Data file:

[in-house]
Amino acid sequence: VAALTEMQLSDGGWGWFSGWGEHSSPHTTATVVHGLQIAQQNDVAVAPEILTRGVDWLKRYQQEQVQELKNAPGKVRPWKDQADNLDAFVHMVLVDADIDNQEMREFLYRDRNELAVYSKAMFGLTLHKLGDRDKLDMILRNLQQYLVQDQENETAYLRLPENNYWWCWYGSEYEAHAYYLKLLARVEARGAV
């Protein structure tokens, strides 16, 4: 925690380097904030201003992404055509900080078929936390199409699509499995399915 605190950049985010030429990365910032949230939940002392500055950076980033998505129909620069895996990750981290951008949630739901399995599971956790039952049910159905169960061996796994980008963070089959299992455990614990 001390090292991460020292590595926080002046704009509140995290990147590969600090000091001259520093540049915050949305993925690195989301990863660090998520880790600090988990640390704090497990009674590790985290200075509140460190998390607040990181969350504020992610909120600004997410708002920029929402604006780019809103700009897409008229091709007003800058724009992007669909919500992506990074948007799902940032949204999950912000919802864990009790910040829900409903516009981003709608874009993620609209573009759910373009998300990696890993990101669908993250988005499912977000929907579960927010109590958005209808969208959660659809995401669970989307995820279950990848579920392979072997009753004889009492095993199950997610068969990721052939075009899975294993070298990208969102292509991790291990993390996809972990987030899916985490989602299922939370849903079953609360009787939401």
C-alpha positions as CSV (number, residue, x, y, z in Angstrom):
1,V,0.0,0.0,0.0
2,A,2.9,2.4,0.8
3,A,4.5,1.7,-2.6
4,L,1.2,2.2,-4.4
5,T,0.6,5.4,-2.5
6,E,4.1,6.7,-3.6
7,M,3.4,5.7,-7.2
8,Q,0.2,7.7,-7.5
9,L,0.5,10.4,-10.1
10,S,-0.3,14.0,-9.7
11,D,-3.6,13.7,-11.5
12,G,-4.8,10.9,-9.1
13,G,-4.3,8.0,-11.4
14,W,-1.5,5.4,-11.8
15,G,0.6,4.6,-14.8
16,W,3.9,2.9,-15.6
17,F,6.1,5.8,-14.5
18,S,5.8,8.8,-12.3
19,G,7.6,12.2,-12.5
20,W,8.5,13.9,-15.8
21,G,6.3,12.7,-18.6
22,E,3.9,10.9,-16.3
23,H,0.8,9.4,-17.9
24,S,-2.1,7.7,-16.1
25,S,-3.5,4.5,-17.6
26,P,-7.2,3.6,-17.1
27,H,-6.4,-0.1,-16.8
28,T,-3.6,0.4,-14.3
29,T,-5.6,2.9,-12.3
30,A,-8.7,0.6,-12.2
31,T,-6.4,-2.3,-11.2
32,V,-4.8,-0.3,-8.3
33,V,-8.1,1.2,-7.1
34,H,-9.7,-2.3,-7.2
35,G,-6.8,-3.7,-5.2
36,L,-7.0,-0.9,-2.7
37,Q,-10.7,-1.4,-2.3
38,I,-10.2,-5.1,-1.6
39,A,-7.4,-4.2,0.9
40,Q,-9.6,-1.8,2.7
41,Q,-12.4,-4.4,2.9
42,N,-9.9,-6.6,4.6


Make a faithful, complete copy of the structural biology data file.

[in-house]
Amino acid sequence: VAALTEMQLSDGGWGWFSGWGEHSSPHTTATVVHGLQIAQQNDVAVAPEILTRGVDWLKRYQQEQVQELKNAPGKVRPWKDQADNLDAFVHMVLVDADIDNQEMREFLYRDRNELAVYSKAMFGLTLHKLGDRDKLDMILRNLQQYLVQDQENETAYLRLPENNYWWCWYGSEYEAHAYYLKLLARVEARGAV
């Protein structure tokens, strides 16, 4: 925690380097904030201003992404055509900080078929936390199409699509499995399915 605190950049985010030429990365910032949230939940002392500055950076980033998505129909620069895996990750981290951008949630739901399995599971956790039952049910159905169960061996796994980008963070089959299992455990614990 001390090292991460020292590595926080002046704009509140995290990147590969600090000091001259520093540049915050949305993925690195989301990863660090998520880790600090988990640390704090497990009674590790985290200075509140460190998390607040990181969350504020992610909120600004997410708002920029929402604006780019809103700009897409008229091709007003800058724009992007669909919500992506990074948007799902940032949204999950912000919802864990009790910040829900409903516009981003709608874009993620609209573009759910373009998300990696890993990101669908993250988005499912977000929907579960927010109590958005209808969208959660659809995401669970989307995820279950990848579920392979072997009753004889009492095993199950997610068969990721052939075009899975294993070298990208969102292509991790291990993390996809972990987030899916985490989602299922939370849903079953609360009787939401």
C-alpha positions as CSV (number, residue, x, y, z in Angstrom):
1,V,0.0,0.0,0.0
2,A,2.9,2.4,0.8
3,A,4.5,1.7,-2.6
4,L,1.2,2.2,-4.4
5,T,0.6,5.4,-2.5
6,E,4.1,6.7,-3.6
7,M,3.4,5.7,-7.2
8,Q,0.2,7.7,-7.5
9,L,0.5,10.4,-10.1
10,S,-0.3,14.0,-9.7
11,D,-3.6,13.7,-11.5
12,G,-4.8,10.9,-9.1
13,G,-4.3,8.0,-11.4
14,W,-1.5,5.4,-11.8
15,G,0.6,4.6,-14.8
16,W,3.9,2.9,-15.6
17,F,6.1,5.8,-14.5
18,S,5.8,8.8,-12.3
19,G,7.6,12.2,-12.5
20,W,8.5,13.9,-15.8
21,G,6.3,12.7,-18.6
22,E,3.9,10.9,-16.3
23,H,0.8,9.4,-17.9
24,S,-2.1,7.7,-16.1
25,S,-3.5,4.5,-17.6
26,P,-7.2,3.6,-17.1
27,H,-6.4,-0.1,-16.8
28,T,-3.6,0.4,-14.3
29,T,-5.6,2.9,-12.3
30,A,-8.7,0.6,-12.2
31,T,-6.4,-2.3,-11.2
32,V,-4.8,-0.3,-8.3
33,V,-8.1,1.2,-7.1
34,H,-9.7,-2.3,-7.2
35,G,-6.8,-3.7,-5.2
36,L,-7.0,-0.9,-2.7
37,Q,-10.7,-1.4,-2.3
38,I,-10.2,-5.1,-1.6
39,A,-7.4,-4.2,0.9
40,Q,-9.6,-1.8,2.7
41,Q,-12.4,-4.4,2.9
42,N,-9.9,-6.6,4.6